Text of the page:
Still says it’s possible to find out the local pay rates for physicians who do similar work, and advises hiring a consultant who has access to survey data or works in physician hiring not only in your specialty but in the local market. That information might also be available online from sources such as the American Medical Group Association or a compensation and benefits analysis firm such as Sullivan & Cotter, or at a local library.
Moreover, doctors should know what formula a prospective employer uses to determine salary and other benefits. “How much of the formula is balancing productivity expectations versus other things—around quality and value, data, oversight and management—that take time and energy?” McLean says.
Also, is some of the compensation formula based on quality bonus payments and shared savings contracts? In that regard, McLean offers a hypothetical example: If the insured savings that totaled 70 percent of a practice’s shared savings in a given year are completely gone the following year, would the practice try to compensate for that loss by cutting back or eliminating quality bonuses.
Determining the compensation isn’t always as simple as quoting a flat-rate salary.
“Sometimes, if you have a higher guarantee, you’ll be paid at a lower RVU rate,” says Joy. “If you want a higher RVU rate, you get a lesser guarantee. You also want to ask about signing bonuses and CME bonuses that are available.”
Flat-rate salaries sometimes are offered, but many practices offer additional pay based on collections in excess of a threshold-- usually the new physician’s direct costs divided by the income rate.
Contract stipulations such as restrictive covenants (i.e, contract provisions restricting the future conduct of the doctor, such as competing with the practice for a certain period after leaving it, or soliciting or engaging with patients of that practice after leaving it) and non-compete clauses might seem problematic, but Still says doctors should expect them, and not sign an agreement if they intend to break it later on.
“If you don’t think it’s fair, then don’t sign,” he says. “Work it out or go somewhere else.” And not all such covenants and clauses carry the same legal weight. “Are they really enforceable in your state based upon precedent?” McLean asks.
To find that out, doctors should consult attorneys with specific experience litigating that type of contractual language. Also, enforceability can depend upon factors such as the practice specialty and location, the specific circumstances of a doctor’s termination, and if a court feels that a non-compete clause is unreasonable (e.g., preventing a doctor from practicing in a territory that’s much larger than the area from which a practice derives most of its patients).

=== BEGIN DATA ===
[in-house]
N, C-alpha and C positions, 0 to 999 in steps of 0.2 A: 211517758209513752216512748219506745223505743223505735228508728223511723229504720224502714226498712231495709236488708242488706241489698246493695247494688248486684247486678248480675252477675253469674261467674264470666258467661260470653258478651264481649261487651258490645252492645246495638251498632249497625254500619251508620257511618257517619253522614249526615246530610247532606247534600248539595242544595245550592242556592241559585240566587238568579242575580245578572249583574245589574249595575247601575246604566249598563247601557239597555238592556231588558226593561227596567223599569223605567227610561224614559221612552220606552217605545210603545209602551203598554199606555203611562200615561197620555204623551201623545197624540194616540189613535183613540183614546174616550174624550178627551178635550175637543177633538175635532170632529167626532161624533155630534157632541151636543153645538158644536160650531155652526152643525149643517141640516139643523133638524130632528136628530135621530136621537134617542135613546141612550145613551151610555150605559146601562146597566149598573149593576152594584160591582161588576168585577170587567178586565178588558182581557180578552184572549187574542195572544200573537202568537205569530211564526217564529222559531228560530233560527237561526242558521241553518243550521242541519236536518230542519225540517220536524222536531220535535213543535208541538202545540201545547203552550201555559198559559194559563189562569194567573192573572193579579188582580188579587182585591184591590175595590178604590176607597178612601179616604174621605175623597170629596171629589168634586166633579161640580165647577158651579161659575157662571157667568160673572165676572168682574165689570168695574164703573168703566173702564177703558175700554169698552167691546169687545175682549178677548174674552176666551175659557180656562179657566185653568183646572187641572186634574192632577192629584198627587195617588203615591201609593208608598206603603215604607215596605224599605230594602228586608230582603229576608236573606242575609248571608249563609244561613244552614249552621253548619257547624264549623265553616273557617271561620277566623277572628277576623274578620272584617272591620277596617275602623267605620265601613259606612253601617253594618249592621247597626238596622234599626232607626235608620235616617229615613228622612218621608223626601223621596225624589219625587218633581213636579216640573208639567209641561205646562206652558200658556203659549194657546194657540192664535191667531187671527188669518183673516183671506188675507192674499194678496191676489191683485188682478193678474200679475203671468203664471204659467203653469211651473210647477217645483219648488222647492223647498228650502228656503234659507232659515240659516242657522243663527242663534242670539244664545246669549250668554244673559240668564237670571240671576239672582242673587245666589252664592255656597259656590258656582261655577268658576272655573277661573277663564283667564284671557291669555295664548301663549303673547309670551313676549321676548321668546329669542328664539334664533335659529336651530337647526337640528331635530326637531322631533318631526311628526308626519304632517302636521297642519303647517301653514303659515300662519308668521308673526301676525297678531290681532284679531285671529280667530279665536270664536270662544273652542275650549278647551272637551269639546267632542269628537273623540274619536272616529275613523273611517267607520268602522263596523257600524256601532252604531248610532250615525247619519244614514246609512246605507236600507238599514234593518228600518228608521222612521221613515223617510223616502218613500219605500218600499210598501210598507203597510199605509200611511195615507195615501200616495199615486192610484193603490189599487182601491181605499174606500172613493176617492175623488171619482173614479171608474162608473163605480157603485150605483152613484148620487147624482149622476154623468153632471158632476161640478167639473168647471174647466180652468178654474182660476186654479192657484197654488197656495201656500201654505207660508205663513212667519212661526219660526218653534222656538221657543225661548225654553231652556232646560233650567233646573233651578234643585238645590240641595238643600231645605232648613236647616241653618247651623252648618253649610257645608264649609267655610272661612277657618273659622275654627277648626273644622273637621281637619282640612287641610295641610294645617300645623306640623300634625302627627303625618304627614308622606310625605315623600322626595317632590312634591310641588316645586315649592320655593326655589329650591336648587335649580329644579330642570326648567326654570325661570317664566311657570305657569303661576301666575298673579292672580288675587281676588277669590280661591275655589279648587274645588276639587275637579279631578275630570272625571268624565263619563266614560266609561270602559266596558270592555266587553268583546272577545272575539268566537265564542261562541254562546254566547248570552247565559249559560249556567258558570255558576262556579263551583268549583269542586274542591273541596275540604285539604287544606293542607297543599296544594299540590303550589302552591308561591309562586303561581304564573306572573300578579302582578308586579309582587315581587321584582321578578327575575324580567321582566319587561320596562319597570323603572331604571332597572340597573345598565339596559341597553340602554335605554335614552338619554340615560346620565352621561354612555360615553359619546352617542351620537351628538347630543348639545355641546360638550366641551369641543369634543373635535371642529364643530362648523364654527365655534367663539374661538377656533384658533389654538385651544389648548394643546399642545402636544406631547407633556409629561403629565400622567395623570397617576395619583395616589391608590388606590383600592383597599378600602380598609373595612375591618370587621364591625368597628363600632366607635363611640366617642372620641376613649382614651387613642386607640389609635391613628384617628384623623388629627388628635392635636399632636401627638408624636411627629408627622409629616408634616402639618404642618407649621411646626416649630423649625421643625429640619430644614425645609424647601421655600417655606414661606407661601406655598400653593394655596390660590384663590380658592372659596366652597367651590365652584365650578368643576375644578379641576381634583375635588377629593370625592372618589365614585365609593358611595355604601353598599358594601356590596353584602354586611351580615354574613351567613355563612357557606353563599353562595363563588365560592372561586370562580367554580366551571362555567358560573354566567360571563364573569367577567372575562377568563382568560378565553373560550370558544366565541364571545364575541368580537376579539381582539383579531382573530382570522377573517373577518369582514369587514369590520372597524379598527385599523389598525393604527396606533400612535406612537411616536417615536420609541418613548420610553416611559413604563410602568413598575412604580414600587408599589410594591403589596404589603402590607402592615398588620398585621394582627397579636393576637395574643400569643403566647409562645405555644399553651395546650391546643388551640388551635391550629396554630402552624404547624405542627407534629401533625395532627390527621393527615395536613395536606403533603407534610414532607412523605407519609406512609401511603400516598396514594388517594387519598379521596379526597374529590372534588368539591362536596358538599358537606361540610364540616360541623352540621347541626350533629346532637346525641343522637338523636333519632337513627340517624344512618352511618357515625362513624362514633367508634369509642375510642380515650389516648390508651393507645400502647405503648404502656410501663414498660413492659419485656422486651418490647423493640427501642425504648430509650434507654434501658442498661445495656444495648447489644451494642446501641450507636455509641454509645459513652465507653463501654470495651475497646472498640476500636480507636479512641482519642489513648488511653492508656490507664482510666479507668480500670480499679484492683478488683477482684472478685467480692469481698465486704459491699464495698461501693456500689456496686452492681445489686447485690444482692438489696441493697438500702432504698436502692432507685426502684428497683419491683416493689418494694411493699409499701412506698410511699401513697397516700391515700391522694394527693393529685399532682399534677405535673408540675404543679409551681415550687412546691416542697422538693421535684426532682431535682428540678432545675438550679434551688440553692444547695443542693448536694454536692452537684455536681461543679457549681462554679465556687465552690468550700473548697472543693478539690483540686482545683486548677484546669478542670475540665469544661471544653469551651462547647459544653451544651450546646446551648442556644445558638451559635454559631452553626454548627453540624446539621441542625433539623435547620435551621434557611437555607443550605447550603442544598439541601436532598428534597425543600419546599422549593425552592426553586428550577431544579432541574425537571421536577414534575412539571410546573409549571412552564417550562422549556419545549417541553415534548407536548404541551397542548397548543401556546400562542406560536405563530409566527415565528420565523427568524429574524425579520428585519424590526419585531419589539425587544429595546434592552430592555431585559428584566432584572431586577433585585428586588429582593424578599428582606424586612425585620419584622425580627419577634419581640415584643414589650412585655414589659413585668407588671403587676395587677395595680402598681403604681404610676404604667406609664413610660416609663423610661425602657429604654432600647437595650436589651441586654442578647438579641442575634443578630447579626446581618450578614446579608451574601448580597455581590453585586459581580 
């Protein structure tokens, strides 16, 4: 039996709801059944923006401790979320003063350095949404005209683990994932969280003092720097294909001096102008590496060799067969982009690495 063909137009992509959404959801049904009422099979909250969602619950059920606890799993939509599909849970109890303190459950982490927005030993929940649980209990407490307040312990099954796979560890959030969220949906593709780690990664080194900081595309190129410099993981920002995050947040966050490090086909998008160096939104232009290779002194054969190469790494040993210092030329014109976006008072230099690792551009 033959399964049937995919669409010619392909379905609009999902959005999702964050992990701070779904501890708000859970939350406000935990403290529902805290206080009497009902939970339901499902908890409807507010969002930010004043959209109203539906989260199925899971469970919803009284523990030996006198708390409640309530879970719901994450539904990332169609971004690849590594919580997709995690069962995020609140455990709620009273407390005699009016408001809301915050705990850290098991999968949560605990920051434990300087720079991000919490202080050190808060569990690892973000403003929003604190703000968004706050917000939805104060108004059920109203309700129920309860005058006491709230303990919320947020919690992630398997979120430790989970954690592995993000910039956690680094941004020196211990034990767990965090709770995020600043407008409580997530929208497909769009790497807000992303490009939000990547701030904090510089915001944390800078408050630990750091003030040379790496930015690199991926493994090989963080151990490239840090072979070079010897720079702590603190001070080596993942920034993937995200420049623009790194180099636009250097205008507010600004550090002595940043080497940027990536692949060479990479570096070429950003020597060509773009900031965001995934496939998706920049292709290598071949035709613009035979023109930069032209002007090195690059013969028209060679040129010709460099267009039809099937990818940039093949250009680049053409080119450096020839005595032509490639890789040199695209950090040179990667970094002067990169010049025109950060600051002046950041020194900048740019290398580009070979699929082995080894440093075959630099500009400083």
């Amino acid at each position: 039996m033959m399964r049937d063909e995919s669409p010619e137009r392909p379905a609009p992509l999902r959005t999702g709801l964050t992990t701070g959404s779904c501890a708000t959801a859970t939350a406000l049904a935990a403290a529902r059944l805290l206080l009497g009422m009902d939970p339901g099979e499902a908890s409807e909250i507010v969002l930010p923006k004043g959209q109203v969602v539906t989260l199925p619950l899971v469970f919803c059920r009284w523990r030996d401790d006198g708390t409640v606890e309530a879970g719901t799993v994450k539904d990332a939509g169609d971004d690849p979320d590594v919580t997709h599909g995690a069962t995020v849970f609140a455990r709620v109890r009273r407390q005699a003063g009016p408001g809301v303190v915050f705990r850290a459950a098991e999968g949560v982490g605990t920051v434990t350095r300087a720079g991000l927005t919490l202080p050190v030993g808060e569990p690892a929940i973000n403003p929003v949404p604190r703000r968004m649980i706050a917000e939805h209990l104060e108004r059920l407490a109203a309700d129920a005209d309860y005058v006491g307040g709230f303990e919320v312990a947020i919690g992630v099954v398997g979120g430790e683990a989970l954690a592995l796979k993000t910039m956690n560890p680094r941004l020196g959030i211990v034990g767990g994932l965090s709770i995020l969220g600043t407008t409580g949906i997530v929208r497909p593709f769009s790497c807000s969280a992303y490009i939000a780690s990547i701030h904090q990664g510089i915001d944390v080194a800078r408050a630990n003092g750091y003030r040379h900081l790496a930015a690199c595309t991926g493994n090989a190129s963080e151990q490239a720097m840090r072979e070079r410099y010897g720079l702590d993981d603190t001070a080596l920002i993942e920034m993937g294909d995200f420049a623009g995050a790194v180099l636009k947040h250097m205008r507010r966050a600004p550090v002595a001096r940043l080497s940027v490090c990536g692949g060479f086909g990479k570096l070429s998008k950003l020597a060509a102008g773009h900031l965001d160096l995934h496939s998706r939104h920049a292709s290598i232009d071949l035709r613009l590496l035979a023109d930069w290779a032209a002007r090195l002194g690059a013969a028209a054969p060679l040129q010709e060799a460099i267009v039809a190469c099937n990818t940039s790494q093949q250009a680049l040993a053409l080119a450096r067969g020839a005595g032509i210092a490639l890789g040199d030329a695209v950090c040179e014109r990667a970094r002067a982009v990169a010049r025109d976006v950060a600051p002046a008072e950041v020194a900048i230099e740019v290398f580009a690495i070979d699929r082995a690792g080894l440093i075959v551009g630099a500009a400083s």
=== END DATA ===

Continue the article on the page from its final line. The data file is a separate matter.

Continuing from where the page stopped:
Termination clauses can be deceptive, as when doctors negotiate multi-year contracts that they think keep them safely employed for that period.
“What they don’t realize is the contract is only as long as their termination clause, so if the termination clause is 90 days, then your contract is really a 90-day contract,” Parker says. “And then what happens if bonuses are due and the person is terminated?”
While a no-cause notice provision might seem to undermine the value of having a contract, there are other aspects of the relationship that require contract protections for both parties, such as designated responsibilities and salaries. “With no contract, doctors could be fired at any moment,” Parker cautions.
Both no-cause and for-cause termination clauses can be tricky. Doctors should particularly beware of broad statements like “failure to follow the policies of the practice,” because they might be unaware that they’ve done anything wrong. Ideally, those policies should be spelled out.
Still advises that if there is a vague, unclear or confusing contract clause that could create a misunderstand, where a doctor could unwittingly violate a policy, the doctor should seek contract language to clarify the meaning of the clause. Otherwise, the doctor is subject to the practice’s interpretation of the provision in question.
To sidestep these potential contractual minefields, doctors should hire a healthcare attorney who is steeped in healthcare law to review the contract and assist with the negotiations, says McLean.
Hospitals can be a different story
In some ways, working for a hospital can be like working for a medical practice, but in other ways it can be quite different. In weighing the relative merits of joining a private practice or a hospital, doctors should take those differences into account.
A hospital might be less accommodating than a group practice in the way it treats a doctor. “You go to work for a hospital and it’s all about business decisions and profitability, and if things aren’t working, they’re more likely to fire you than a practice would,” says Still.
As with a medical practice, it’s important to know if physicians or non-physicians are calling the shots at the hospital. McLean implies that hospitals headed by non-physicians may be lower in quality.
“Are enough physicians making decisions to have a medical perspective on healthcare delivery?” asks McLean, who notes that studies show that most of the top 100 healthcare systems are led by physicians. “Having physicians in charge might make doctors more comfortable.”
Contract terms likely are less negotiable with hospitals. “In a hospital situation, where you might have 50 employed doctors, you’re going to get a cookie-cutter contract which says you’ve got four weeks of vacation and one week of CME and here’s your salary,” says Parker.
Sometimes, doctors can have the best of both worlds by joining a private practice that has close relations with a hospital by virtue of having its offices on the hospital campus. These can include perks like preferred parking, free meals in the physician dining room and CME classes, as well as opportunities for personal growth.
Joy, who works on a medical center campus, says doctors in larger and specialty-based practices with that kind of proximity to a hospital can develop productive relationships with the hospital leadership.
While this wouldn’t necessarily involve admitting patients, doctors instead could get to know hospital leaders through service on committees and participate in the leadership’s outreach into the community. In that way, physicians could make themselves known in that community.